Effect of tiotropium on lung function decline in early-stage of chronic obstructive pulmonary disease patients: propensity score-matched analysis of real-world data
Authors Lee HY, Choi SM, Lee J, Park YS, Lee C, Kim DK, Lee S, Yoon HI, Yim J, Kim YW, Han SK, Yoo C
Received 6 July 2015
Accepted for publication 6 September 2015
Published 13 October 2015 Volume 2015:10(1) Pages 2185—2192
Checked for plagiarism Yes
Review by Single-blind
Peer reviewers approved by Professor Hsiao-Chi Chuang
Peer reviewer comments 3
Editor who approved publication: Dr Richard Russell
Ha Youn Lee,1,2 Sun Mi Choi,1,2 Jinwoo Lee,1,2 Young Sik Park,1,2 Chang-Hoon Lee,1,2 Deog Kyeom Kim,2,3 Sang-Min Lee,1,2 Ho Il Yoon,2,4 Jae-Joon Yim,1,2 Young Whan Kim,1,2 Sung Koo Han,1,2 Chul-Gyu Yoo1,2
1Division of Pulmonary and Critical Care Medicine, Department of Internal Medicine, Seoul National University Hospital, Seoul, Republic of Korea; 2Department of Internal Medicine, Seoul National University College of Medicine, Seoul, Republic of Korea; 3Department of Internal Medicine, Seoul Metropolitan Government-Seoul National University Boramae Medical Center, Seoul, Republic of Korea; 4Department of Internal Medicine, Seoul National University Bundang Hospital, Seongnam, Republic of Korea
Background: Tiotropium failed to slow the annual rate of forced expiratory volume in 1 second (FEV1) decline in chronic obstructive pulmonary disease (COPD) patients with <70% predicted FEV1. However, the rate of FEV1 decline is known to be faster at early stages, which suggests that the effects of tiotropium may be more prominent in early-stage of COPD patients. The aim of this study was to test the hypothesis that tiotropium modifies the rate of FEV1 decline in COPD patients with an FEV1≥70%.
Methods: We retrospectively reviewed the records of COPD patients diagnosed between January 1, 2004, and July 31, 2012, at Seoul National University Hospital, Seoul National University Bundang Hospital, and Seoul Metropolitan Government-Seoul National University Boramae Medical Center. The inclusion criteria were as follows: age ≥40 years, postbronchodilator (BD) FEV1≥70% of predicted and FEV1/FVC (forced vital capacity) <0.70, and spirometry more than two times at certain times of the year. Conversely, the exclusion criteria were as follows: asthma, lung cancer, pulmonary tuberculosis, pulmonary resection, or long-term use of a short-acting muscarinic antagonist. The annual lung function decline in patients using tiotropium was compared with that in patients not using the drug.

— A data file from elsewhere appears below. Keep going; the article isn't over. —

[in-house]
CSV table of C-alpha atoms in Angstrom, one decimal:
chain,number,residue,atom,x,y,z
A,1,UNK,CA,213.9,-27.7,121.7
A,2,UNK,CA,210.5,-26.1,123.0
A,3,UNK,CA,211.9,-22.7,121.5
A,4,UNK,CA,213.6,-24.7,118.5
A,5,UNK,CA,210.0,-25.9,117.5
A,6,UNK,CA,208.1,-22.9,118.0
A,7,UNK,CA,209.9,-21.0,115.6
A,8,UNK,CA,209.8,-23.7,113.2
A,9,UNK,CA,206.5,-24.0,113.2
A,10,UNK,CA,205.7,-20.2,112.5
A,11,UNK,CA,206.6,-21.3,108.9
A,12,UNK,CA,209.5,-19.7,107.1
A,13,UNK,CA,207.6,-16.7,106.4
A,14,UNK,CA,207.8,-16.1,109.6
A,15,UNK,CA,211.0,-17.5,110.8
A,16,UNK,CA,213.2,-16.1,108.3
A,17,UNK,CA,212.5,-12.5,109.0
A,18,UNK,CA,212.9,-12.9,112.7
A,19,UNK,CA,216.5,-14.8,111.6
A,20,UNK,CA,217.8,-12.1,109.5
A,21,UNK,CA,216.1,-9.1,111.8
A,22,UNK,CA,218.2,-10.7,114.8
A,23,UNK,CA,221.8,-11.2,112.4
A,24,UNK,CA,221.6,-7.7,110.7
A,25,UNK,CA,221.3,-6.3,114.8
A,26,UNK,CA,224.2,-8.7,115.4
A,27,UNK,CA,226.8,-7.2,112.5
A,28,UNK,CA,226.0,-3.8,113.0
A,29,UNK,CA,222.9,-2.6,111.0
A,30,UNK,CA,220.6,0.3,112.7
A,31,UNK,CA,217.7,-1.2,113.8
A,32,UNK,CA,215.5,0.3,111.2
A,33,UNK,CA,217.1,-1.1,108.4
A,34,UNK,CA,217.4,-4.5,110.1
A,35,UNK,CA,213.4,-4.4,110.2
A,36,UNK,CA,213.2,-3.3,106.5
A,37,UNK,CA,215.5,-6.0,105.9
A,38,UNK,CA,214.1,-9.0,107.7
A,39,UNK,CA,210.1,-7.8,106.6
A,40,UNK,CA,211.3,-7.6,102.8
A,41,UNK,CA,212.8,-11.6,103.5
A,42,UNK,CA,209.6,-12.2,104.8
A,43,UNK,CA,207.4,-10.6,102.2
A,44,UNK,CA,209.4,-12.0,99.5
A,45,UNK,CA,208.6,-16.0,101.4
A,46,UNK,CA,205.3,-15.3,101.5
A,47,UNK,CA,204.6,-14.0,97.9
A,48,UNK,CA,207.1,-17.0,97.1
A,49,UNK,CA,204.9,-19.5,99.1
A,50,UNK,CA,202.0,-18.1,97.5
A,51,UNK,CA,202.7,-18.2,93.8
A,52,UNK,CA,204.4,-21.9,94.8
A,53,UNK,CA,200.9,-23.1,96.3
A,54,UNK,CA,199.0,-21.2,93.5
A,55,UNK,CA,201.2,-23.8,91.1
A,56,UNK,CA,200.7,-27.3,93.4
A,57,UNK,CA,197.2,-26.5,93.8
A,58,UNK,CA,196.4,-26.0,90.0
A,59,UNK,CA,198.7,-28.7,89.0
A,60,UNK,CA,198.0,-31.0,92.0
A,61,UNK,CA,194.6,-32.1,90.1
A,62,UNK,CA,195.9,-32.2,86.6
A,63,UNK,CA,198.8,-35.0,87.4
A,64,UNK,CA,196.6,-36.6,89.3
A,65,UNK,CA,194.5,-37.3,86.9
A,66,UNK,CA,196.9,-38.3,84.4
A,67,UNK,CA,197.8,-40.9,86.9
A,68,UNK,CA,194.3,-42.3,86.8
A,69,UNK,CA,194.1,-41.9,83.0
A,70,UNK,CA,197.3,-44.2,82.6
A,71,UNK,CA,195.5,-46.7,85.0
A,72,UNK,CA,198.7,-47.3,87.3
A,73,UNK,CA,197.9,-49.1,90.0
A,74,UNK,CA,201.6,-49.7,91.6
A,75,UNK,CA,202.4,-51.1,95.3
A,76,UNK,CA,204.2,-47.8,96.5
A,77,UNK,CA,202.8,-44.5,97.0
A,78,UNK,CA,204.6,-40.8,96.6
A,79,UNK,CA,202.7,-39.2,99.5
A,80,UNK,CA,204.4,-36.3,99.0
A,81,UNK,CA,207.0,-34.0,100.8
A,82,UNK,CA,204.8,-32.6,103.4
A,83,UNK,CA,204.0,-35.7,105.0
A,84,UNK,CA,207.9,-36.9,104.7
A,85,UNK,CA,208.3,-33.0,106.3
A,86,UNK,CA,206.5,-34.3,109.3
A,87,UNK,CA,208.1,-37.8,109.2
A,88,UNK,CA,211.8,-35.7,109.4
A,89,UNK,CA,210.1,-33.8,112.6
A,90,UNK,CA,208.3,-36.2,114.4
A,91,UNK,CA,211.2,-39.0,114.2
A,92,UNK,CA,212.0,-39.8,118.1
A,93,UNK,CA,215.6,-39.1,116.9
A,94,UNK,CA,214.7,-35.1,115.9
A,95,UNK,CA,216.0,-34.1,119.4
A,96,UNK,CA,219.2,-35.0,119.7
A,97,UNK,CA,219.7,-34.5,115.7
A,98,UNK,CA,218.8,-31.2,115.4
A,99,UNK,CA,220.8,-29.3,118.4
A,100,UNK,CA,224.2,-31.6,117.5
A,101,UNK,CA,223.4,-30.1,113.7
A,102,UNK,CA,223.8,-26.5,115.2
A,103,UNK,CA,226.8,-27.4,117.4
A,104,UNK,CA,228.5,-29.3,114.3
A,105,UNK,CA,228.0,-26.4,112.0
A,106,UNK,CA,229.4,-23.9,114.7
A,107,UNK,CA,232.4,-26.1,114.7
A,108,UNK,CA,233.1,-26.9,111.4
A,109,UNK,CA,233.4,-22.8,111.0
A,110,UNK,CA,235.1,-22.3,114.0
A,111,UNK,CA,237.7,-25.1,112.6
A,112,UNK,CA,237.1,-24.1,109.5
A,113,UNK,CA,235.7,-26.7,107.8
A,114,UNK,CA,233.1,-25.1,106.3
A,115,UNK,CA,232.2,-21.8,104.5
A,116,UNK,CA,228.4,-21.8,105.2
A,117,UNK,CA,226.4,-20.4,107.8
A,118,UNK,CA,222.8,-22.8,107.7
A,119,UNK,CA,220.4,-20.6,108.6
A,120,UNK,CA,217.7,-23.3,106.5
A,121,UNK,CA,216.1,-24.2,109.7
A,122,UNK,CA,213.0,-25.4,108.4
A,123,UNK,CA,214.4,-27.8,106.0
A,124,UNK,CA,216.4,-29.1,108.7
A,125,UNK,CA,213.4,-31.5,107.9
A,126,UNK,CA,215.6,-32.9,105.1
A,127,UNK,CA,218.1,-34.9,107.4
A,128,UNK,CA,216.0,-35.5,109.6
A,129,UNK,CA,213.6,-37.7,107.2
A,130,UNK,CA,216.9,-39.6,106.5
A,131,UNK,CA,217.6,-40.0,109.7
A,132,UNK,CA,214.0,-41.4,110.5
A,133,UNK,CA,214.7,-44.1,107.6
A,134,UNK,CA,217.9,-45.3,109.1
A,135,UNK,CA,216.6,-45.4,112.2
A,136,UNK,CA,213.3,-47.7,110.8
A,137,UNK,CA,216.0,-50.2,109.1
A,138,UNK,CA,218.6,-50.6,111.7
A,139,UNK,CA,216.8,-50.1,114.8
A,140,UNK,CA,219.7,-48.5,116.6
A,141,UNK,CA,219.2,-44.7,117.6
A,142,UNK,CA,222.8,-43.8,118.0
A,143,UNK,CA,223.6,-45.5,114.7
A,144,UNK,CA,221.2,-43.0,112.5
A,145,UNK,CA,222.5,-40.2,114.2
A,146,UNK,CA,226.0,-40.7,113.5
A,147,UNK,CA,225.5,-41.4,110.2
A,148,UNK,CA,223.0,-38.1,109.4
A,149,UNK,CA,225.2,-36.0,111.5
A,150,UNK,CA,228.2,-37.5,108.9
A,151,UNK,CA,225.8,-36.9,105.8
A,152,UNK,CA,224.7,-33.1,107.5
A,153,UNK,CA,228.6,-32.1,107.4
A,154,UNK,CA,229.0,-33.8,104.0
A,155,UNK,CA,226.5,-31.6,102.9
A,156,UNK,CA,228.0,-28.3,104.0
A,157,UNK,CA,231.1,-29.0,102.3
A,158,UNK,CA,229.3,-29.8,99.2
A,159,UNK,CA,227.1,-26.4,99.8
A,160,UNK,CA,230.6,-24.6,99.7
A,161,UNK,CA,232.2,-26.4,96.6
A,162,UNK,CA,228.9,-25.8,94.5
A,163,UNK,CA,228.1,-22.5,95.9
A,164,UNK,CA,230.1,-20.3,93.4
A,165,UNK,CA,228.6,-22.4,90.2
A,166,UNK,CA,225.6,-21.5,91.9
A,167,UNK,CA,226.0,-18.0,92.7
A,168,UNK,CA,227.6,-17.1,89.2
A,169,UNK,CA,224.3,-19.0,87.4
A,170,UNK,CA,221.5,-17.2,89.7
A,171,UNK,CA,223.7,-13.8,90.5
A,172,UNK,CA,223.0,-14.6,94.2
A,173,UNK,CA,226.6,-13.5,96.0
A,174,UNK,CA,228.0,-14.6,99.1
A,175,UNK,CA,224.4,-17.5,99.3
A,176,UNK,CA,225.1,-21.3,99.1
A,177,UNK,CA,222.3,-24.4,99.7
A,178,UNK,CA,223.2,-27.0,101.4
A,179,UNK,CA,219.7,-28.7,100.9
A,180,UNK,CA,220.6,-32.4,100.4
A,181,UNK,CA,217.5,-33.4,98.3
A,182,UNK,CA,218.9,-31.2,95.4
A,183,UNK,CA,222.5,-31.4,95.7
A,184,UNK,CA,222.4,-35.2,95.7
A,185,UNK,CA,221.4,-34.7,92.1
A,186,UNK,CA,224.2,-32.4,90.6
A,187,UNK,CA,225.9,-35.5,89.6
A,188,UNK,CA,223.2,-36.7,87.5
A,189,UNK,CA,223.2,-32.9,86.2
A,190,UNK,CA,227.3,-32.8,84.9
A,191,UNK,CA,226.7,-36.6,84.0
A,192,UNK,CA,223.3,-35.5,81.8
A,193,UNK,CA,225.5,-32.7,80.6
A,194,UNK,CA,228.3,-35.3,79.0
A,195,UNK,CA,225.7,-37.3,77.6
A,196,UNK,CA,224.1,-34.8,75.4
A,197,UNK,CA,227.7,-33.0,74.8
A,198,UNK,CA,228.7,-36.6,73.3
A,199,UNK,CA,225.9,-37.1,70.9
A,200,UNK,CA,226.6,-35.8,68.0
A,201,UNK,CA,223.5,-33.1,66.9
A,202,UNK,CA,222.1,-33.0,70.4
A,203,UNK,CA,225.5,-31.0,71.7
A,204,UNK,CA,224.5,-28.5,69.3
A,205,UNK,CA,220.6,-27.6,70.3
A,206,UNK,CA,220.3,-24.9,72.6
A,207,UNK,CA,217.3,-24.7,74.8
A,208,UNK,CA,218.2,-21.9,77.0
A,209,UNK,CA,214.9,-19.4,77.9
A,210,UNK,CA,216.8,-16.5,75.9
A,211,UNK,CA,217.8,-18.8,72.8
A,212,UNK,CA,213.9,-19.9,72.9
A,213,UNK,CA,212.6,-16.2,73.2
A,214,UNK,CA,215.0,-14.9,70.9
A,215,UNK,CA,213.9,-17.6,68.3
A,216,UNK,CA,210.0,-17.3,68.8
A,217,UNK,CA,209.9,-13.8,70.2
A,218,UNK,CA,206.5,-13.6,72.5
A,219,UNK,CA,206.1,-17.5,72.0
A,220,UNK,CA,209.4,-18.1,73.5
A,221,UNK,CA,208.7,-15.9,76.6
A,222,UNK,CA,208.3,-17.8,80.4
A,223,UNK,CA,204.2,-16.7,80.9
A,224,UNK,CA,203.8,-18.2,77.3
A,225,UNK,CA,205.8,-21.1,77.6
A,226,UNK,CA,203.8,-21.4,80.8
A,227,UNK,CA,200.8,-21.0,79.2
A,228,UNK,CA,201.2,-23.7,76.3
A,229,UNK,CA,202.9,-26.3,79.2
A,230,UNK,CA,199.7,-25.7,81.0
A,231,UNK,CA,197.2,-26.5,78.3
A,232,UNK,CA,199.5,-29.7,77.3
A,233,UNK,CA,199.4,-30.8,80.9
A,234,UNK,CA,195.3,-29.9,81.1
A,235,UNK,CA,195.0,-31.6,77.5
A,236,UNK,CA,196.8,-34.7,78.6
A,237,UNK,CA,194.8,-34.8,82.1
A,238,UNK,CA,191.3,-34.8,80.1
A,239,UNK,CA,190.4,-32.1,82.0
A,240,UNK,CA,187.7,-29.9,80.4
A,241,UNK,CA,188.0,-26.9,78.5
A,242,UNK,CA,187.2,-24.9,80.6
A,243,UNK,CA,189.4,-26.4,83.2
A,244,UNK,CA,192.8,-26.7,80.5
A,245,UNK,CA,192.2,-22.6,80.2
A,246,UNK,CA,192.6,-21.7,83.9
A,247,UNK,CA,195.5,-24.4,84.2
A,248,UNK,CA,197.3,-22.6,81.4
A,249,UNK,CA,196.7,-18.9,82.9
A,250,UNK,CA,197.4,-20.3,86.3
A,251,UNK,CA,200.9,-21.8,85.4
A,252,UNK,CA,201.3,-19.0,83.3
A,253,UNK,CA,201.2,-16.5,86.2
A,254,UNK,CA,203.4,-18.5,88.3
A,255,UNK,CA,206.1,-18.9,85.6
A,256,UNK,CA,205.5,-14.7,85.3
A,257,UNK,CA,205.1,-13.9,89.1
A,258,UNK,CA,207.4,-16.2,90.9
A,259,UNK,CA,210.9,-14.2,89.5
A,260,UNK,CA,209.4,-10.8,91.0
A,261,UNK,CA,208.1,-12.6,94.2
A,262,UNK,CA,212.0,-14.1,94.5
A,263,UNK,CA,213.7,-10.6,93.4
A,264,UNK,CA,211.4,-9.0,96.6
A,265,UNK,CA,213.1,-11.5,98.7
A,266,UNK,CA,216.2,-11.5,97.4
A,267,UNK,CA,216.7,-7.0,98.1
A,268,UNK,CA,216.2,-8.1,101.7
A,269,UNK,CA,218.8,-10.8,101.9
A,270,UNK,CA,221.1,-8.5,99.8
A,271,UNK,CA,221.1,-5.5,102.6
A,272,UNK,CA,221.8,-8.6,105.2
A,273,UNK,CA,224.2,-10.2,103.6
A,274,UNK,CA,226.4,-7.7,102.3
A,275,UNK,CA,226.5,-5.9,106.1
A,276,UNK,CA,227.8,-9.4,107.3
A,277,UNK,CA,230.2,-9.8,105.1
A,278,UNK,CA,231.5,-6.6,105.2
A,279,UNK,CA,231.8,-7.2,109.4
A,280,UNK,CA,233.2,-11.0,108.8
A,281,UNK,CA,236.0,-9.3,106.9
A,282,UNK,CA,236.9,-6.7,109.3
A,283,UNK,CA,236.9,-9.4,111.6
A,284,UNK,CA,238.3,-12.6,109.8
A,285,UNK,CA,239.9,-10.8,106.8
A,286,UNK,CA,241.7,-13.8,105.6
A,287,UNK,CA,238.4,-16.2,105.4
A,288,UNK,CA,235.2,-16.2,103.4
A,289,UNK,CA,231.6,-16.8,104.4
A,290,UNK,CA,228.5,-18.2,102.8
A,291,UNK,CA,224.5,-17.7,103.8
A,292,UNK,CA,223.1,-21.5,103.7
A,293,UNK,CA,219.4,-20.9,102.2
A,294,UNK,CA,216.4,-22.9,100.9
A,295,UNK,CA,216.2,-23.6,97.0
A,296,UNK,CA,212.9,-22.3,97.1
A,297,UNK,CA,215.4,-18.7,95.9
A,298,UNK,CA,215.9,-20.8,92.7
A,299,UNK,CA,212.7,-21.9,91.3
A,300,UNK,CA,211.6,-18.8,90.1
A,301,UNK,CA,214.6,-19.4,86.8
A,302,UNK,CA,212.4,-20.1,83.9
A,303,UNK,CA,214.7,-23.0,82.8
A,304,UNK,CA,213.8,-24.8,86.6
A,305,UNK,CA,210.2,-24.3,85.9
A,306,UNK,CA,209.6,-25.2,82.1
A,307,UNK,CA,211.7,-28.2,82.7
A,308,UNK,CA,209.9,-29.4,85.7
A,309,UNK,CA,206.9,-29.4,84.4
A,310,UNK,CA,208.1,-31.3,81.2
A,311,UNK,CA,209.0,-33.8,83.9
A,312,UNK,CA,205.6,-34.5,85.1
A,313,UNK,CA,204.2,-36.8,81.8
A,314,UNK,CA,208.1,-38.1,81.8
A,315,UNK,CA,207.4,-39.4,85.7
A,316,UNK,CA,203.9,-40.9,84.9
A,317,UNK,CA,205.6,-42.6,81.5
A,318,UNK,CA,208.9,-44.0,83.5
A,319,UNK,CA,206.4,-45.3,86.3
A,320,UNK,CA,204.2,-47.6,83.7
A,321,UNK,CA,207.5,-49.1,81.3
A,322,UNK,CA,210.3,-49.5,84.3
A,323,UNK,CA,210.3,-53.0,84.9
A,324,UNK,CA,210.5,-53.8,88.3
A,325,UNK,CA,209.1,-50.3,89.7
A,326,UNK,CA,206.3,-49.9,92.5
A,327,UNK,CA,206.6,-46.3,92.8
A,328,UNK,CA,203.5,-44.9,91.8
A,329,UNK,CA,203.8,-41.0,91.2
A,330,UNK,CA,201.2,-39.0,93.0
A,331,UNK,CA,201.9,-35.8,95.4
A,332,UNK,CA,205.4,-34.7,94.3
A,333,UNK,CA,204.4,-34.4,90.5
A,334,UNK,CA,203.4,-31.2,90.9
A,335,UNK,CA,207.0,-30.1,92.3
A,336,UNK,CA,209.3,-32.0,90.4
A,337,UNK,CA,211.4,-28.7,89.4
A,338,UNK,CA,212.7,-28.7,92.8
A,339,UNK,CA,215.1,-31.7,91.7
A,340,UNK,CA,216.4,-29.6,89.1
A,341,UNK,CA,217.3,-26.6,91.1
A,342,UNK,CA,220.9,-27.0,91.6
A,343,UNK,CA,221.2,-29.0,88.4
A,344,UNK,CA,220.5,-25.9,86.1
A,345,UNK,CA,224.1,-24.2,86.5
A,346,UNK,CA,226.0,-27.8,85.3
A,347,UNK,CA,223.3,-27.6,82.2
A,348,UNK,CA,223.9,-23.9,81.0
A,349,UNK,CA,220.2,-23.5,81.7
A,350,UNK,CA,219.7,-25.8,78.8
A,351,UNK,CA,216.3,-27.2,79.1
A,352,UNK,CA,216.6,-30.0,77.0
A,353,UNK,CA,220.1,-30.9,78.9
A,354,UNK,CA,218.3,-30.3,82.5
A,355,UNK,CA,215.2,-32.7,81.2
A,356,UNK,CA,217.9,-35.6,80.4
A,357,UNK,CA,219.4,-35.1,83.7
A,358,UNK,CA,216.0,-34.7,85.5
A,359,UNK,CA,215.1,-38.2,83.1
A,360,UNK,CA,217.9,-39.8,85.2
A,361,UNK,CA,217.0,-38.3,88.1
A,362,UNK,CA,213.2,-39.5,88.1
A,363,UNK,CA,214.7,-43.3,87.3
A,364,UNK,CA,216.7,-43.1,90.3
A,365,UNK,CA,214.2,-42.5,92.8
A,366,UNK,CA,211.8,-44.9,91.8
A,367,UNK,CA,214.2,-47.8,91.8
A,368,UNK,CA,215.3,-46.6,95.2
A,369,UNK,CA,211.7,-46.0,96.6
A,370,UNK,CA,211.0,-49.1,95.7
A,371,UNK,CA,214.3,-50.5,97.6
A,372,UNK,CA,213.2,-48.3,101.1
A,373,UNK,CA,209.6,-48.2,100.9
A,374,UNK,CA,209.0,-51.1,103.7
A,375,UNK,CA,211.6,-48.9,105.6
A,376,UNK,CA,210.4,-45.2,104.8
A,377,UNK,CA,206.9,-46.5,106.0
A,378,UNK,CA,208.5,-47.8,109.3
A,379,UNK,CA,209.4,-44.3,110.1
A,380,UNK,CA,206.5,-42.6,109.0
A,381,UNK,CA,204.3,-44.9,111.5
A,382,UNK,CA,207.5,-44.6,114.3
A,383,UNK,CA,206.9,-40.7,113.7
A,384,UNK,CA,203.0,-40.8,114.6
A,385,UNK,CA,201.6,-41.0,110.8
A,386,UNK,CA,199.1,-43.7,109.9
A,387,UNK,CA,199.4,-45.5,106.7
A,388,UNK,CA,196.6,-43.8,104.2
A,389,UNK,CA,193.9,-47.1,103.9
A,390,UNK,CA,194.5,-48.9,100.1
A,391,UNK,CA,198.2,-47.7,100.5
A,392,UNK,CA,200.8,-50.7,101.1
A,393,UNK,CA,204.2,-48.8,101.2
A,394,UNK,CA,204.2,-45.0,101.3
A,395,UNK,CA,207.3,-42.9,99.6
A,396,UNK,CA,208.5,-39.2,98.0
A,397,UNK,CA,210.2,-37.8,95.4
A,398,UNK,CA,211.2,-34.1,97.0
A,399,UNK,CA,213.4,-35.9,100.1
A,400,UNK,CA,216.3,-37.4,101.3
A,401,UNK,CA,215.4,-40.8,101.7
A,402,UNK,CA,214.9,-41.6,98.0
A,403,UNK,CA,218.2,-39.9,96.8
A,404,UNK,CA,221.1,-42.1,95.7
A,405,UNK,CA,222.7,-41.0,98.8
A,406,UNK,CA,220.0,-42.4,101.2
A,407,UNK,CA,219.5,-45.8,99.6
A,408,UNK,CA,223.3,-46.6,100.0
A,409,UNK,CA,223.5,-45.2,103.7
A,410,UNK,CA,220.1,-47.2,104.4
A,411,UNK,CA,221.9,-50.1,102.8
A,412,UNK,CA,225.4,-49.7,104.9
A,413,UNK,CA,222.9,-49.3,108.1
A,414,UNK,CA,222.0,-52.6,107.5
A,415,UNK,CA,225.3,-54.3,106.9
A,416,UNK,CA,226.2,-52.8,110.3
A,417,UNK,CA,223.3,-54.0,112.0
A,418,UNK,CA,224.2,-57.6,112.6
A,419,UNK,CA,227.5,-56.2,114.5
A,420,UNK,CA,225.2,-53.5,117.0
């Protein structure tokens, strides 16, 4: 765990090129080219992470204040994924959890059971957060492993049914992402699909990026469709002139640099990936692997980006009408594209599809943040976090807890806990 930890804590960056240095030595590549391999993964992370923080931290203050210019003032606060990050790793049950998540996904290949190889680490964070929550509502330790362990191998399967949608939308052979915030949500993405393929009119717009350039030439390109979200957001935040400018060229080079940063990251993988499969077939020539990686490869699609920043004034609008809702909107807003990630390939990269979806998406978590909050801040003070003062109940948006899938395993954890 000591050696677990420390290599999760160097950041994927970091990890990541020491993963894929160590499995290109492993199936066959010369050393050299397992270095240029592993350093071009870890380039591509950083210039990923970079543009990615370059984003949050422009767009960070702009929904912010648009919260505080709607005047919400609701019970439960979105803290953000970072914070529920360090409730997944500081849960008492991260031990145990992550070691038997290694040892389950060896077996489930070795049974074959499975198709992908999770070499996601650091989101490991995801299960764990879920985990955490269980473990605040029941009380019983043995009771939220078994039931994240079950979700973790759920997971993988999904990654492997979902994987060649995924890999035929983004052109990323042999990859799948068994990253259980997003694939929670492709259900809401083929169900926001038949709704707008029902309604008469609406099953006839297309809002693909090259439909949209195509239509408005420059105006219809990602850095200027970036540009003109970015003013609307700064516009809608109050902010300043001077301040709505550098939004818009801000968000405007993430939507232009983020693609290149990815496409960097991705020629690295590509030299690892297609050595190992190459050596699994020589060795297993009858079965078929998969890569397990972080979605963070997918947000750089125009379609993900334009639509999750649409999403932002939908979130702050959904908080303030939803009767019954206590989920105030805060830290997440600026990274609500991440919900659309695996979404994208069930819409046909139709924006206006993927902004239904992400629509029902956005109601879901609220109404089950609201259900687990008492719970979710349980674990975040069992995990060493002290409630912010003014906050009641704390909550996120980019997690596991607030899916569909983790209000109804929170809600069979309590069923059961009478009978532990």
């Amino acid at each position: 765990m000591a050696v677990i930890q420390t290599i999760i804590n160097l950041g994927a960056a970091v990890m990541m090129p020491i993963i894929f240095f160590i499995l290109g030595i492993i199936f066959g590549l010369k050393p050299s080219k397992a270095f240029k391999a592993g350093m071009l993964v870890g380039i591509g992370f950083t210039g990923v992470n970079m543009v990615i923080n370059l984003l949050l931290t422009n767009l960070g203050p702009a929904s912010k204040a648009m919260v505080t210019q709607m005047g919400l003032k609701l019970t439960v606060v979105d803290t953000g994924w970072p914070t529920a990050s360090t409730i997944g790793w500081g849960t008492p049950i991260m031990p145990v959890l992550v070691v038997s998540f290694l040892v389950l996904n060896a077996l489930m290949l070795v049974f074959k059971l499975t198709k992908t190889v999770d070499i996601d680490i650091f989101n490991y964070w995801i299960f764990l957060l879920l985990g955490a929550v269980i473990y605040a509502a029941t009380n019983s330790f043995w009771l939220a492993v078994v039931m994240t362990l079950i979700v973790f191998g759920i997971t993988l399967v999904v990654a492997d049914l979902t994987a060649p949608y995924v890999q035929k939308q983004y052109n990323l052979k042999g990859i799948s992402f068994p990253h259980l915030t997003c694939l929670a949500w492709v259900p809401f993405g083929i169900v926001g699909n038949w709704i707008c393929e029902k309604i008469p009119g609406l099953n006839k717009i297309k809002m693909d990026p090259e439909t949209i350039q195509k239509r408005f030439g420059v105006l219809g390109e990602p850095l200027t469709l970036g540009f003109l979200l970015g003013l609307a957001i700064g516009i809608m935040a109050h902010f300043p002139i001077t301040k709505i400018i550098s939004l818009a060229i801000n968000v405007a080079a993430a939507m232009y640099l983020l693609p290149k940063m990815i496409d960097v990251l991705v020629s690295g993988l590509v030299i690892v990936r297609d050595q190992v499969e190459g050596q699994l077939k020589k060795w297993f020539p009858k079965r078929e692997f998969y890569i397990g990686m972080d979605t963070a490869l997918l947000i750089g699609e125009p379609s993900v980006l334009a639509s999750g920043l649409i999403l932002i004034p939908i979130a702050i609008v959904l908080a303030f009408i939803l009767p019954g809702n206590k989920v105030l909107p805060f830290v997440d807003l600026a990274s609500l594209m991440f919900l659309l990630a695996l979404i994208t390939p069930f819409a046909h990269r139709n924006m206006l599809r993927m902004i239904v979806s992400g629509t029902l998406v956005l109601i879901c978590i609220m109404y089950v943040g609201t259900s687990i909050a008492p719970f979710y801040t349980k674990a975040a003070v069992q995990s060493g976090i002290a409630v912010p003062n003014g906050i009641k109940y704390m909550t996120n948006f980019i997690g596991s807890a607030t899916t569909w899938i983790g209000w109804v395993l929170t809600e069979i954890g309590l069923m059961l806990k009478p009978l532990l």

Results: Of the 587 patients enrolled in the study, 257 took tiotropium. Following propensity score matching, 404 patients were included in the analysis. The mean annual rate of post-BD FEV1 decline was 23.9 (tiotropium) and 22.5 (control) mL/yr (P=0.86); corresponding pre-BD values were 30.4 and 21.9 mL/yr (P=0.31), respectively. Mean annual rate of post-BD FVC decline was 55.1 (tiotropium) and 43.5 (control) mL/yr (P=0.33); corresponding pre-BD values were 37.1 and 33.3 mL/yr (P=0.13).
Conclusion: Therefore, tiotropium does not reduce the rate of lung function decline in COPD patients with FEV1≥70%.
Keywords: tiotropium, chronic obstructive pulmonary disease, lung function decline
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